By operating in such a way, I have great fun with very low power and at the same time, I develop my operating skills. Sometimes I start with a power that is probably to low, because in a contest I can not make a second QSO with the same contest station, with a lower power.

In my log I note my power in every QSO. In my log I also have special columns for ”miles” and ”miles per watt
I always use QRP, but I never use the tag /QRP in a contest QSO. I rather use the time to repeat my call, than to give /QRP.

Using the Lowest Possible Power is QRO -ing with low power or very low power


QRPp how is it possible?

From 100 W to 500 mW is 4 S-points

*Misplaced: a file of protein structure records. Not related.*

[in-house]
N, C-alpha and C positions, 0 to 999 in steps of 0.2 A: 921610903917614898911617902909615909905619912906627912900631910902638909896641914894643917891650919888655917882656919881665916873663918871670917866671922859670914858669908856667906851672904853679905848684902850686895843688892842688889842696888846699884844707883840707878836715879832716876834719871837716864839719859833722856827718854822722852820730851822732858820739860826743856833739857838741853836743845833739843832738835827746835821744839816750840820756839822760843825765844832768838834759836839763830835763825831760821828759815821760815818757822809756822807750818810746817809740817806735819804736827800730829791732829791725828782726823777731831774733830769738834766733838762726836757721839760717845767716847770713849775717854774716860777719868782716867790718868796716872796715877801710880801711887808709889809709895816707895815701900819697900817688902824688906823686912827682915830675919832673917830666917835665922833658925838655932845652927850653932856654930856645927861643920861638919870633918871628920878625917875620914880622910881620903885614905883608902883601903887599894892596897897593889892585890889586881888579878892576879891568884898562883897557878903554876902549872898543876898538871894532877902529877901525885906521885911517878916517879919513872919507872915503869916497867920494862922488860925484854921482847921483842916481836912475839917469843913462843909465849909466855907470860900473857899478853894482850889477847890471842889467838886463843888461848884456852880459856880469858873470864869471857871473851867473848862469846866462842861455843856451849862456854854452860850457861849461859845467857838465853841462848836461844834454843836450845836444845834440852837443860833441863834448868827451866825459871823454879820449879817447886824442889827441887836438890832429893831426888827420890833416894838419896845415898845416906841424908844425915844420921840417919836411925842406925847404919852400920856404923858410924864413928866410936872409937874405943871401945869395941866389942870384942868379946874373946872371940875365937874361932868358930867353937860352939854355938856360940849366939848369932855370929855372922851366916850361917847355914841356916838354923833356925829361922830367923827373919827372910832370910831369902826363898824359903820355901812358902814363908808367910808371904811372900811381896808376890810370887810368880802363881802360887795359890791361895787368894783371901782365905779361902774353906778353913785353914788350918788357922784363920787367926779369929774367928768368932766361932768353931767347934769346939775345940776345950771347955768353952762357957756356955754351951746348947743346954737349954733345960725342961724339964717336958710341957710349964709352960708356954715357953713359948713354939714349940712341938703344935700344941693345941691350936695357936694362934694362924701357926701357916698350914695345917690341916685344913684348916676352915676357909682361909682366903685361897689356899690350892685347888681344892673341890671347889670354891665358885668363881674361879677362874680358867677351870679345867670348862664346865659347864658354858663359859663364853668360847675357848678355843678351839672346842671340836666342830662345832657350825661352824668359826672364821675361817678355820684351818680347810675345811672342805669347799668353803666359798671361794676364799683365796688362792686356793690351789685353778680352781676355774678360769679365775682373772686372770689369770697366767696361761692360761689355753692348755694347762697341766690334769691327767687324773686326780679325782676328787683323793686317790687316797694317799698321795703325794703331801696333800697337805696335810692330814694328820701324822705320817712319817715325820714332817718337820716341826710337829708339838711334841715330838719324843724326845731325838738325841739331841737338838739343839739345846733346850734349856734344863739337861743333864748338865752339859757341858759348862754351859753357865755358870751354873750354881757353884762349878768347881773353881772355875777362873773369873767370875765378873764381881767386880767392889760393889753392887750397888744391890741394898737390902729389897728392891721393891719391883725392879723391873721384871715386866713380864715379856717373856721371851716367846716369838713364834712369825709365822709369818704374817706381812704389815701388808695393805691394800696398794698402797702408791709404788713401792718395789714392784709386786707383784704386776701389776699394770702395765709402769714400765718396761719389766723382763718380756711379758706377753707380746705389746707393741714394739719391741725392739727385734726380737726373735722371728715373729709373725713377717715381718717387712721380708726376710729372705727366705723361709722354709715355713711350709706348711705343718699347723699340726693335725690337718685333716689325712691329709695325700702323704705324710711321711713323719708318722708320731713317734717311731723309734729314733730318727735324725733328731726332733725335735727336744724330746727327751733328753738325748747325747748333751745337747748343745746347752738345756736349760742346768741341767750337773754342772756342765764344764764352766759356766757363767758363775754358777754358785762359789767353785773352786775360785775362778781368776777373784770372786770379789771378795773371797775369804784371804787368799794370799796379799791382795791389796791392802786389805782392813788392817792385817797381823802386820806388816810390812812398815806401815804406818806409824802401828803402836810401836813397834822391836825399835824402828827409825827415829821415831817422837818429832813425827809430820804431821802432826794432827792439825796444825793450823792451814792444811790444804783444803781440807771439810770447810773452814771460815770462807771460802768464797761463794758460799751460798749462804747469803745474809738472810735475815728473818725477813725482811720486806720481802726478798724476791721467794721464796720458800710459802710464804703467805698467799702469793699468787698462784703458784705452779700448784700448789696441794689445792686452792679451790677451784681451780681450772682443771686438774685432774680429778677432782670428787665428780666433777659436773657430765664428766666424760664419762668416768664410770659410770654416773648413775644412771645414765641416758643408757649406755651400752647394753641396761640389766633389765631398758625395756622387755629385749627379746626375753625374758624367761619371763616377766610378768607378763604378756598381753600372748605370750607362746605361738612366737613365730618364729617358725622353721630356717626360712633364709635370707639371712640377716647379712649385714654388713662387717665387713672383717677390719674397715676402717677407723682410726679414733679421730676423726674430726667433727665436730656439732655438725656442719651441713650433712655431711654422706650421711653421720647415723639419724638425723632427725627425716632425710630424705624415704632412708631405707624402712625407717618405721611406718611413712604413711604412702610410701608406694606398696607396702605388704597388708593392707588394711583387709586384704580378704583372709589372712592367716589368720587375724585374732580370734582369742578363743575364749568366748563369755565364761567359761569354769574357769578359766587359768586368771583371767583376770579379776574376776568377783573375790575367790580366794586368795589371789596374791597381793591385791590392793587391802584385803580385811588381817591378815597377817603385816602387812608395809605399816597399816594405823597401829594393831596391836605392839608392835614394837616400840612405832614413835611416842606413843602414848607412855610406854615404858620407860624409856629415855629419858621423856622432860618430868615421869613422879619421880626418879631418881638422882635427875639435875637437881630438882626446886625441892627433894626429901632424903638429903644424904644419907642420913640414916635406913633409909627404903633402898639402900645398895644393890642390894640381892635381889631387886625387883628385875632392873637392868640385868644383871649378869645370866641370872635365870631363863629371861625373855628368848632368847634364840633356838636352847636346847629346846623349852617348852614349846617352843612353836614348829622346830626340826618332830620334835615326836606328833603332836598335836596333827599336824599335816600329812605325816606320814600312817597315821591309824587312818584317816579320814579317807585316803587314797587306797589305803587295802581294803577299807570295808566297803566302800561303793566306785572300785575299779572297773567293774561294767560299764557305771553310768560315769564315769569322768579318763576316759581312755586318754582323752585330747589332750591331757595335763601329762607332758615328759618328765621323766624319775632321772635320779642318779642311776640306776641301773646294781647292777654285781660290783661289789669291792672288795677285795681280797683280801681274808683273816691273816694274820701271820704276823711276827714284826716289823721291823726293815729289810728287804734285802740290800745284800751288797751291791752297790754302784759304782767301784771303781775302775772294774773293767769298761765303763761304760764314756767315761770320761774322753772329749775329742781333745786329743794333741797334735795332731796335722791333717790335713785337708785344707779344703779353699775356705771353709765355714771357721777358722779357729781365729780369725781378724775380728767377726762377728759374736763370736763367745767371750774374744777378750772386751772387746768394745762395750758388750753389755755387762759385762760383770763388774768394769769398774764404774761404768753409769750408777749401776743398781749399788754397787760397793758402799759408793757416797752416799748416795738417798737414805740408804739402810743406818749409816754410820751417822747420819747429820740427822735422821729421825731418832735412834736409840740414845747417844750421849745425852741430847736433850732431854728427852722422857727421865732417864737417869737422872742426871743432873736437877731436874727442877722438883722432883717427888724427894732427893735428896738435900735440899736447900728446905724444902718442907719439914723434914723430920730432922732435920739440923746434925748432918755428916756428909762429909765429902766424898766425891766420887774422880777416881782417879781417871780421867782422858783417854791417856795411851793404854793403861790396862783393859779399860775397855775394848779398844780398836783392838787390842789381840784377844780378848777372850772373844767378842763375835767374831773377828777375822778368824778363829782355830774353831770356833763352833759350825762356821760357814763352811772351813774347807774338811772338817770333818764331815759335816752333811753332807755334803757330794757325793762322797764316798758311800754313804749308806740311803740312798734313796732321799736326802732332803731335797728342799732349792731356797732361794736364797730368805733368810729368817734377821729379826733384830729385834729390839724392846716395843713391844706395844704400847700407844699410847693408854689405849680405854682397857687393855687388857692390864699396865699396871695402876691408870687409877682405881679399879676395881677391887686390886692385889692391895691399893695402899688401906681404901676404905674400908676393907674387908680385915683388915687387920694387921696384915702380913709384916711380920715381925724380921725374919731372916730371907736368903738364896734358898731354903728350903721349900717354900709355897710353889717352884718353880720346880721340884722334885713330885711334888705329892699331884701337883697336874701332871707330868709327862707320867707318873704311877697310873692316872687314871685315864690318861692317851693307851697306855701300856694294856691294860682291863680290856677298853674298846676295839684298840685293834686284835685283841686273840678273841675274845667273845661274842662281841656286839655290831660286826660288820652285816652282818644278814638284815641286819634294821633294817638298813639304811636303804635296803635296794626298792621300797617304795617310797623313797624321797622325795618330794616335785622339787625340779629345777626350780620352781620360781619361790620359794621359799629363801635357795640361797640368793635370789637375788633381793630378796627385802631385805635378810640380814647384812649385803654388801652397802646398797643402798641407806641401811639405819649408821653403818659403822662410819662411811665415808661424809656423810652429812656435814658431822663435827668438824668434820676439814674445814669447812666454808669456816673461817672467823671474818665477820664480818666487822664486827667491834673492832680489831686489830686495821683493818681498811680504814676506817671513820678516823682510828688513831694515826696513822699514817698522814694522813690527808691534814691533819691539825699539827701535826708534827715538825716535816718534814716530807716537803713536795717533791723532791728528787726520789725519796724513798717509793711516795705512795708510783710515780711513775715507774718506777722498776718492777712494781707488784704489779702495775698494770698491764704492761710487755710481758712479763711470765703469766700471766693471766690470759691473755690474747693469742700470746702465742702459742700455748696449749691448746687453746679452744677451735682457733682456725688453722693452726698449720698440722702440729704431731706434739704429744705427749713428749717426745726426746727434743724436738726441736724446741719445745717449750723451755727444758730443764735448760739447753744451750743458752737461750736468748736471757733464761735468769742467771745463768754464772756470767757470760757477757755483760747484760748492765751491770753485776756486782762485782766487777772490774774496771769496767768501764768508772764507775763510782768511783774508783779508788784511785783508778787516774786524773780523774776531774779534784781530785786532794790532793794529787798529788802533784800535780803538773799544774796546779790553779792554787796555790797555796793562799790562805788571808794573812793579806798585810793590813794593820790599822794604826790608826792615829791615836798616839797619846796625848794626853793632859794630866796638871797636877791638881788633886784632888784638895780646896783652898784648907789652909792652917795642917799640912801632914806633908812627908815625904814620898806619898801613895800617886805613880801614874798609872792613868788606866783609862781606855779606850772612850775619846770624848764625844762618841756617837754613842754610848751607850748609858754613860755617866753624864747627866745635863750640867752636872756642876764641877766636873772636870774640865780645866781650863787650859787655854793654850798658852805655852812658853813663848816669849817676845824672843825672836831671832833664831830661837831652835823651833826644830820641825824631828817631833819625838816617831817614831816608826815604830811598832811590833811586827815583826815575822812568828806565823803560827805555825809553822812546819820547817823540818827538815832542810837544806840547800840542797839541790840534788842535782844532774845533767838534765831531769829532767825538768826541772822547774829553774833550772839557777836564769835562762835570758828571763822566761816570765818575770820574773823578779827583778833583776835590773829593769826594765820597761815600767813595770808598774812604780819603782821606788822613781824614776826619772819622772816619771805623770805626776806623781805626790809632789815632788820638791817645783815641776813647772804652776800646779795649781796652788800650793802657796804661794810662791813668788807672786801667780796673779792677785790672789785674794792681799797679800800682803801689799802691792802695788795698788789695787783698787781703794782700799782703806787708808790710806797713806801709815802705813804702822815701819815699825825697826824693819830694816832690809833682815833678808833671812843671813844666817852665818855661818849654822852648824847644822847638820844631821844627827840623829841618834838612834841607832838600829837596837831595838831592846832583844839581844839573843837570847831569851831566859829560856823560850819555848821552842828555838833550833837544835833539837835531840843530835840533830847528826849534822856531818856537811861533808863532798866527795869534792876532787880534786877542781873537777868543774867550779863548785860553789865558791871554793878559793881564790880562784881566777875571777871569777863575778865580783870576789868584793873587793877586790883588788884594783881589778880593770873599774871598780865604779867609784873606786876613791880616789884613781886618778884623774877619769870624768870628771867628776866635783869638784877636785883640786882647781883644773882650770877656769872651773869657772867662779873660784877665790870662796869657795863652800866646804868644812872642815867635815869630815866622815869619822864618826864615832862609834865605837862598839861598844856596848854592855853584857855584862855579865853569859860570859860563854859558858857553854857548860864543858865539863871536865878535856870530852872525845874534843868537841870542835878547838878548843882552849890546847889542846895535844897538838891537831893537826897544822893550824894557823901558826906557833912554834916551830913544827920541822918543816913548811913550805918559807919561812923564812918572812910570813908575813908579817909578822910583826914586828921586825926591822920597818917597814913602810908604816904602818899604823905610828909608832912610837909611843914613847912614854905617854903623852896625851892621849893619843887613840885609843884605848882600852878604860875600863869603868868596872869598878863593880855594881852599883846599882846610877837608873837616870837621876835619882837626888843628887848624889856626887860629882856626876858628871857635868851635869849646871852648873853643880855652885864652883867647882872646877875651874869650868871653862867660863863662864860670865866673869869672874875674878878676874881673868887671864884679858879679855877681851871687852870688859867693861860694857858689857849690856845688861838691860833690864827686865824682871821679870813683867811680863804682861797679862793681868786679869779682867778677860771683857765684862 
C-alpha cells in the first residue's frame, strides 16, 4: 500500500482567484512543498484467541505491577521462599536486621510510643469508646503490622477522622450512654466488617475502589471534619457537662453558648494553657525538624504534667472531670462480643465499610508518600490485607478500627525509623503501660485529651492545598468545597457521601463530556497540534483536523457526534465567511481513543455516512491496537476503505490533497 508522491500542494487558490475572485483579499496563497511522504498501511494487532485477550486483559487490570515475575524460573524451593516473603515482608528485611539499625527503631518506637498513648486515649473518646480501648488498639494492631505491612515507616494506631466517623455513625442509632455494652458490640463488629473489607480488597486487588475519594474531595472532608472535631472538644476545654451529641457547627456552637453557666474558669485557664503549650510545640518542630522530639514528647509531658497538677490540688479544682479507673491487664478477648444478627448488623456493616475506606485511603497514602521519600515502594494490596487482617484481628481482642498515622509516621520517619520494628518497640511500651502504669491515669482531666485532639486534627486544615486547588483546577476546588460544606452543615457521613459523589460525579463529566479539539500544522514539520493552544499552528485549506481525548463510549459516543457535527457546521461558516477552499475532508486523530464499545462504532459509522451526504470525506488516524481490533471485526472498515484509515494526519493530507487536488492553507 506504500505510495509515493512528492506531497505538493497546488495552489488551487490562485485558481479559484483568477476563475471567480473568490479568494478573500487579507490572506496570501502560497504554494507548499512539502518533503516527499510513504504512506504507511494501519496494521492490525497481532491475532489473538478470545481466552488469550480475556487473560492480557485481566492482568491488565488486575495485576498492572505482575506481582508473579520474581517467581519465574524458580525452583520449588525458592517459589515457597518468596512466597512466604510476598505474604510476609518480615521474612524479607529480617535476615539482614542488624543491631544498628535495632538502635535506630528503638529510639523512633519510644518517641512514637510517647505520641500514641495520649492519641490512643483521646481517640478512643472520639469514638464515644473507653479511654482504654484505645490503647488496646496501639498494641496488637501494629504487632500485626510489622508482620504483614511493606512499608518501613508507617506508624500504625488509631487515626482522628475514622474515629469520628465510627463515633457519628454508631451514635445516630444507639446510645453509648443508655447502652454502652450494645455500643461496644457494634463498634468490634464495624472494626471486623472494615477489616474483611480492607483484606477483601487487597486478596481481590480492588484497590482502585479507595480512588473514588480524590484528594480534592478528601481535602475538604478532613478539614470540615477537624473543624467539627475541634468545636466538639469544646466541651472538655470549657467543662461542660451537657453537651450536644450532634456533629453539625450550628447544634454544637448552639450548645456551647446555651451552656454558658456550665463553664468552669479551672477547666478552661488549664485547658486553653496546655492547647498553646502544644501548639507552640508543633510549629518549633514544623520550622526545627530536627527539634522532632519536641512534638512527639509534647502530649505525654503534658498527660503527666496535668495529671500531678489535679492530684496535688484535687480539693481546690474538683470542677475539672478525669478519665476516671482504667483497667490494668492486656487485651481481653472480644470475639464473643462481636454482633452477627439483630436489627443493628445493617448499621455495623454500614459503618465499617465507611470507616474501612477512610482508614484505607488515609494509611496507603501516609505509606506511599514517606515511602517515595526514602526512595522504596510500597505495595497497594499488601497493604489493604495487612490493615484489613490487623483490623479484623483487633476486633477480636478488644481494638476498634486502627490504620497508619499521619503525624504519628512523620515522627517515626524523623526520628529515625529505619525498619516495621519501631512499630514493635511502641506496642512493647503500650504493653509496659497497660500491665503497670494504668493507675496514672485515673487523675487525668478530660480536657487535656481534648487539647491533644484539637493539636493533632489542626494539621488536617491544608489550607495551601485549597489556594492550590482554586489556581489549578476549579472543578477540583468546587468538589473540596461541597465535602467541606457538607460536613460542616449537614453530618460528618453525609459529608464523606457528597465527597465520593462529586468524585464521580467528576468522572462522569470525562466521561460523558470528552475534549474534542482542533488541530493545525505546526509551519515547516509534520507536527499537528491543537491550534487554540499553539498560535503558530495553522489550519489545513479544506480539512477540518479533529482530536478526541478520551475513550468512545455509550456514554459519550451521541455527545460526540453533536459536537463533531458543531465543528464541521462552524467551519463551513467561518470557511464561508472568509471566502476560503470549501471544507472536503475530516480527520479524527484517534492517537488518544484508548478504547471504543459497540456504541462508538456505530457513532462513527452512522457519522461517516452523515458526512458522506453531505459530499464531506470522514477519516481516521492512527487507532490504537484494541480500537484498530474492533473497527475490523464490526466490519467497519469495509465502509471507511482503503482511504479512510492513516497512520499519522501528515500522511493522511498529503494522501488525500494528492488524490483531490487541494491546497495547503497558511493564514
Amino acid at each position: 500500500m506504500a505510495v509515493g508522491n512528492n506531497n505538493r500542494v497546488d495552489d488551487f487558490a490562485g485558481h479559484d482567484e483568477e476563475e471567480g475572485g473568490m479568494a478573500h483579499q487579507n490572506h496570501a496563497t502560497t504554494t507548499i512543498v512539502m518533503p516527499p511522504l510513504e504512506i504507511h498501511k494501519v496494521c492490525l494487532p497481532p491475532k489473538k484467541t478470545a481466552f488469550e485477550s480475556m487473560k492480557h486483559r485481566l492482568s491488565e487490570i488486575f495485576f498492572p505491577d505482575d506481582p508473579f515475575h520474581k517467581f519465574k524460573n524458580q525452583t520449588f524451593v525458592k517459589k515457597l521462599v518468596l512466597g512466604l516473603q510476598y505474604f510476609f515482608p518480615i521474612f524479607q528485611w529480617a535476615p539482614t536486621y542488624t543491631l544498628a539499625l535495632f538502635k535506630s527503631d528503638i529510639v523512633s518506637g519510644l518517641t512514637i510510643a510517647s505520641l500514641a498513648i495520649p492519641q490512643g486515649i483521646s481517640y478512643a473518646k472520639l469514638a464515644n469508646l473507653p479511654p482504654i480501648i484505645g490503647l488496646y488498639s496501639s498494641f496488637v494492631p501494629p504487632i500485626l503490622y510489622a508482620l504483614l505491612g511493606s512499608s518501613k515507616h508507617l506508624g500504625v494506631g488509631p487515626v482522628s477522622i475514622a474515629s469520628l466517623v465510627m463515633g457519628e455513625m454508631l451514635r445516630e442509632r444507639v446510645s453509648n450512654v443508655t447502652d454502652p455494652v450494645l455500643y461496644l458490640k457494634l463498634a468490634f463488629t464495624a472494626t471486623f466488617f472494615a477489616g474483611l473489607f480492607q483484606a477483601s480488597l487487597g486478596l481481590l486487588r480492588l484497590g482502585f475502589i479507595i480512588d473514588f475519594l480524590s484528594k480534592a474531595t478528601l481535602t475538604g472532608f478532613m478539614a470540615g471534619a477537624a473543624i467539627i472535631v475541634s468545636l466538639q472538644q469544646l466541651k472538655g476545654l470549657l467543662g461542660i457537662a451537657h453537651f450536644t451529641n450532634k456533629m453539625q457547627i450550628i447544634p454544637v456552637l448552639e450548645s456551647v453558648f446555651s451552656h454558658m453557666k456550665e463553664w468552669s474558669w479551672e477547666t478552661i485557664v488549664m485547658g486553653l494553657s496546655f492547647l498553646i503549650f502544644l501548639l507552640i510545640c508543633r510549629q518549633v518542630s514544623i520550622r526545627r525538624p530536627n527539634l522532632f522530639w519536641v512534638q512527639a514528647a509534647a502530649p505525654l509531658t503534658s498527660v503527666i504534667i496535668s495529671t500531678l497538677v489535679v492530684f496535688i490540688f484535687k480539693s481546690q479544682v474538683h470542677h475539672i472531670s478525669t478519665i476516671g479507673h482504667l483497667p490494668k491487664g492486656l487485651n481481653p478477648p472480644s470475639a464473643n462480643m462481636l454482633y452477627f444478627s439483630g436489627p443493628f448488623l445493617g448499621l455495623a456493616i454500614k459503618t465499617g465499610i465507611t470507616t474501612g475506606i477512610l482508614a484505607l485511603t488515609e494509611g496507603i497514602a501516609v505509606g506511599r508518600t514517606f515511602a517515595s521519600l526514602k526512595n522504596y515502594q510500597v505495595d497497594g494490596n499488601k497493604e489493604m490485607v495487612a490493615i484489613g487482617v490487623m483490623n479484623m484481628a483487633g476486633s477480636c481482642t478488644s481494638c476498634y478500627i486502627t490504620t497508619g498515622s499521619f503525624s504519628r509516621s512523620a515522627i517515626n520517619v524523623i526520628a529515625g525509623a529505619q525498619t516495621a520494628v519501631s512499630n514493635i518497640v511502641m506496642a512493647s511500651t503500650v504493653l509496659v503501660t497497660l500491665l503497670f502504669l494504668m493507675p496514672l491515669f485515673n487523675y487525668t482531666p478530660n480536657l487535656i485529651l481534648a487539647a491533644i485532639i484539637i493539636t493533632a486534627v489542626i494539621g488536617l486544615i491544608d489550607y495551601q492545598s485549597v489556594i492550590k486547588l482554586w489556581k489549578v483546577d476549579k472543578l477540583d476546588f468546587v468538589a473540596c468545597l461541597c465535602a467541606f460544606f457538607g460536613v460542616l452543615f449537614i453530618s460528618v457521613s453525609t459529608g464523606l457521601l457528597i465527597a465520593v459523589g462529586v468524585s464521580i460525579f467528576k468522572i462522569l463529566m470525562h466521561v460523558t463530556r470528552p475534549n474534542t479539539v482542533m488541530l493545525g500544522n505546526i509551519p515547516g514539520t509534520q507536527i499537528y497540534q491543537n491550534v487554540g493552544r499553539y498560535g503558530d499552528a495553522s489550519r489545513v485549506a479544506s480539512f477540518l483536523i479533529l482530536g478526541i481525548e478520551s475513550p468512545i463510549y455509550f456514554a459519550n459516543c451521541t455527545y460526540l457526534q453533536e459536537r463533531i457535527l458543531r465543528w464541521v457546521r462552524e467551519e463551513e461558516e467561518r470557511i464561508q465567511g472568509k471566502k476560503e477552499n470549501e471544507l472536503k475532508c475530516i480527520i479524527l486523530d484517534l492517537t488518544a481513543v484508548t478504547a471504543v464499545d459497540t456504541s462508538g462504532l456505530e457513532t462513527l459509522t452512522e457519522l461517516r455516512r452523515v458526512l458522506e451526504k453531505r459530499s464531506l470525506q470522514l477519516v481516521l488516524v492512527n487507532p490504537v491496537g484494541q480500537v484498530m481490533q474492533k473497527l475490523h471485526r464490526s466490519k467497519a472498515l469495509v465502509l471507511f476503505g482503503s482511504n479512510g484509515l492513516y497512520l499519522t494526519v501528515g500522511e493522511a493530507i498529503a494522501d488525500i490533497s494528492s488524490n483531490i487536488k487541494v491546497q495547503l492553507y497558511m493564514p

From 100 W to 500 mW is 4 S-poins

A CW signal with a signal strength of S9 is very strong. But a signal with S5 or even lower can be received easily. If a station, that is transmitting with 100 W, is received with a signal strength of S9, then my 500 mW signal will be received with 559. This is 4 S-point down. The signal will not be very strong, but the readability will be good.

When the propagation is good to extremely good, the signal of the 100 W station will be S9 + 10 dB, so I can reduce my power to 50 mW, using an attenuator of 10 dB and still be received with 559. hi When I increase my power, when my signal is not heard, I usually “double” the power. Then I try again. This is a step of 3 dB. This is the optimal step to increase the power.

I noticed in many QSO’s “on the edge“, that when I was heard, but my call was not copied even after repeating 10 times, that my call was immediately copied correct with the doubled power. A step is 1 dB is too small and a step of 10 dB is too large. The steps of 3 dB or 4 dB are an excellent choice of the designers of the Yeasu FT-817